The new year brought in a new requirement for all chefs and bartenders in California. Beginning Jan. 1, 2014, a new section (113961) of the California Retail Food Code prohibits bare hand contact with ready-to-eat foods. Fruit, bread, sushi, cocktail garnishes and any other food that will not be cooked or re-heated before it hits the bar or table are all considered ready-to-eat and will require the use of gloves or utensils mandatory whenever ready-to-eat foods are handled. Specifically: “…(b) Except when washing fruits and vegetables, as specified in Section 113992 or as specified in subdivisions (e) and (f), food employees shall not contact exposed, ready-to-eat food with their bare hands and shall use suitable utensils such as deli tissue, spatulas, tongs, single-use gloves, or dispensing equipment."
The law is more far reaching than previous regulations in the California kitchen. A bartender putting a lemon twist on a cocktail? Needs gloves or to do it with a tweezer. Particularly up in arms about the gloves are Sushi chefs — wearing gloves not only goes against the tradition and training of Sushi making, it also makes it harder to form those perfect mounds of rice, because the grains stick to gloves, but not bare hands.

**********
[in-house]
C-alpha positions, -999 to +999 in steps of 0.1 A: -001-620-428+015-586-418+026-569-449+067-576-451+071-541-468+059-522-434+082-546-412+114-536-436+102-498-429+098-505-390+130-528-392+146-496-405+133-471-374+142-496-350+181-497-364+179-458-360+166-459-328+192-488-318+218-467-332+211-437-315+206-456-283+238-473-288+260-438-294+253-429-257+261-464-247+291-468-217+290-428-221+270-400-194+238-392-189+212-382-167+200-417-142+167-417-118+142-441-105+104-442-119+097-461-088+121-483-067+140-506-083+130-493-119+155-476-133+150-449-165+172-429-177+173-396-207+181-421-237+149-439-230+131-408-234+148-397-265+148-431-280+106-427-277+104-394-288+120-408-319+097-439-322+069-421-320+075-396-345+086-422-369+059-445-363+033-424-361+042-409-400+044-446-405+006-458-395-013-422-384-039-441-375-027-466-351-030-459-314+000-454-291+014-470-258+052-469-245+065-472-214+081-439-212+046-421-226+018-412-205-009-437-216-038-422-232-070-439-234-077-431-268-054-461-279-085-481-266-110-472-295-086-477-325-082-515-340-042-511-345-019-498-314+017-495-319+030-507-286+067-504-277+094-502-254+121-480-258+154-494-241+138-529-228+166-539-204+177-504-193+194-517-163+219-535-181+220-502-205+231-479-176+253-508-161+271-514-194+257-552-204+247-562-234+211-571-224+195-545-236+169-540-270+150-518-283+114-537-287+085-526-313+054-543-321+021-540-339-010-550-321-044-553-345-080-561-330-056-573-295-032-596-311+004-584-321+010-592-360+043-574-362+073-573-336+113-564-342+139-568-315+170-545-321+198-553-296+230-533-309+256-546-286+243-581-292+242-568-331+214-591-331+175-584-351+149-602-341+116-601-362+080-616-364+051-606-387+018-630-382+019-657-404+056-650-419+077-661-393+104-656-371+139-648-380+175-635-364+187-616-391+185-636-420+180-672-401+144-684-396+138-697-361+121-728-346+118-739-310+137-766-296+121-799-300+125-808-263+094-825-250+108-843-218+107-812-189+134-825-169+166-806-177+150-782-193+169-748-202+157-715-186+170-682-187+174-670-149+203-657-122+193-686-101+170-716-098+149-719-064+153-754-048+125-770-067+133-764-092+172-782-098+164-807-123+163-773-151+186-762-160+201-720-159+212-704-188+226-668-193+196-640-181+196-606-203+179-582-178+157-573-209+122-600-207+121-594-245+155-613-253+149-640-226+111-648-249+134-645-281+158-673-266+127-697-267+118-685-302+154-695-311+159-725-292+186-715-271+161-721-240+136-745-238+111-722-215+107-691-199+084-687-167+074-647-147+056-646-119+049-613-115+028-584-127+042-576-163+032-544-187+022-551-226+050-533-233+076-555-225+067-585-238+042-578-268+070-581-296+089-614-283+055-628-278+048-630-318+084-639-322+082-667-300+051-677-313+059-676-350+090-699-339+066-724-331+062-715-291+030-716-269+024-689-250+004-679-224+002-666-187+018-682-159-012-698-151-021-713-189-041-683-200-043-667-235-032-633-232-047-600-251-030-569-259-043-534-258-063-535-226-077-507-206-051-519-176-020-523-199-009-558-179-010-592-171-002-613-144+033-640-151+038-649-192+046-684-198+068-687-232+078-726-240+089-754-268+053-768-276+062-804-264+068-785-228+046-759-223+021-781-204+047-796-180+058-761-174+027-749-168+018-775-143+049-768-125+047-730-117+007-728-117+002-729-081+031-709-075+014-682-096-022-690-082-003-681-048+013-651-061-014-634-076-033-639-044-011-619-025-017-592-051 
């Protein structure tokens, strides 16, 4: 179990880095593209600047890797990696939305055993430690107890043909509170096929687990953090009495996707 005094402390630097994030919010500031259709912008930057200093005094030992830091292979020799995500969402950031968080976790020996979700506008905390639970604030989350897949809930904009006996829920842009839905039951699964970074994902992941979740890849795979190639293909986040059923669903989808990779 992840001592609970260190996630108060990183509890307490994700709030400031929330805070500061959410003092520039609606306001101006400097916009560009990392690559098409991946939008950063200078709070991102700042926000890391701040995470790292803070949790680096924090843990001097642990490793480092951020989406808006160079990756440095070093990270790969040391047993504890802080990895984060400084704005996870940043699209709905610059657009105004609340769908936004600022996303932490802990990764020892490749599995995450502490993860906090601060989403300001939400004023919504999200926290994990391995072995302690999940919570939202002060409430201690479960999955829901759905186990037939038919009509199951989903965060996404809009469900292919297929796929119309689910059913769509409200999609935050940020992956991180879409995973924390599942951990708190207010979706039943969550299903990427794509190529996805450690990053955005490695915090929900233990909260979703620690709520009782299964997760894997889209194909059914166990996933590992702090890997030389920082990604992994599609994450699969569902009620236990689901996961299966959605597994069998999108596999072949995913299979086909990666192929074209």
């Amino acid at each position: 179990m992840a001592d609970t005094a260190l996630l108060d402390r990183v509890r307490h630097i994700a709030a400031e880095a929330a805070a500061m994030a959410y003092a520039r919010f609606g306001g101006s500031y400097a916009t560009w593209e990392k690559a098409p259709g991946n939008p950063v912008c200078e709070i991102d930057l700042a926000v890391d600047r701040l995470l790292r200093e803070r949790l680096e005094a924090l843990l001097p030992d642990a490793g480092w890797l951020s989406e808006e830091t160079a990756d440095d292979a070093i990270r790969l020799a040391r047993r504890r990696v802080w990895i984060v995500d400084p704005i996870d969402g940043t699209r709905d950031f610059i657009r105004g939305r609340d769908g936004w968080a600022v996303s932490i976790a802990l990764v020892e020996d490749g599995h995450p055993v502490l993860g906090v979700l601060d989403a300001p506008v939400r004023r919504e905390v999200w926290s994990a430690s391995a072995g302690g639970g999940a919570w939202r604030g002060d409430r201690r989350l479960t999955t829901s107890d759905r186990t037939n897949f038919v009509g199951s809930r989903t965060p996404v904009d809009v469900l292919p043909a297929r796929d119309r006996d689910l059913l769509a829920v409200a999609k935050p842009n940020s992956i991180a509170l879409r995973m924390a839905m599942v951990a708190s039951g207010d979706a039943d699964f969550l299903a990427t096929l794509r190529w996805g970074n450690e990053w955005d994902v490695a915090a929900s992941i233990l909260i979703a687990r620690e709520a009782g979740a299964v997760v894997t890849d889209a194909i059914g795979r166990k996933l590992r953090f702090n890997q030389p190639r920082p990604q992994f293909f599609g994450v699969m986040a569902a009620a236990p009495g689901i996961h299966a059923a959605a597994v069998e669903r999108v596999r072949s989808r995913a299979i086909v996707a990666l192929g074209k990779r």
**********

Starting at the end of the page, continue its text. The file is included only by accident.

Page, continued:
Under the new law, gloves must also be changed often — one pair of gloves may only be used for one task, used for no other purpose and must be discarded when damaged or soiled, when interruptions in food handling occur or when changing from one type of food to another. Gloves also must be changed every time hands are washed. This strikes some chefs as wasteful and also more than a little strange that they are being required to comply with this environmentally unfriendly policy at the same time that L.A. is kicking off a ban on plastic bags. They also point out that it's just as easy to cross contaminate with gloves as it is with hands.
Proponents of the ordinance say that the rules are necessary to prevent food borne illnesses.
So what say you Cooking District readers? Are gloves in the kitchen a necessary evil or an unnecessary annoyance? Let us know your thoughts in the comments.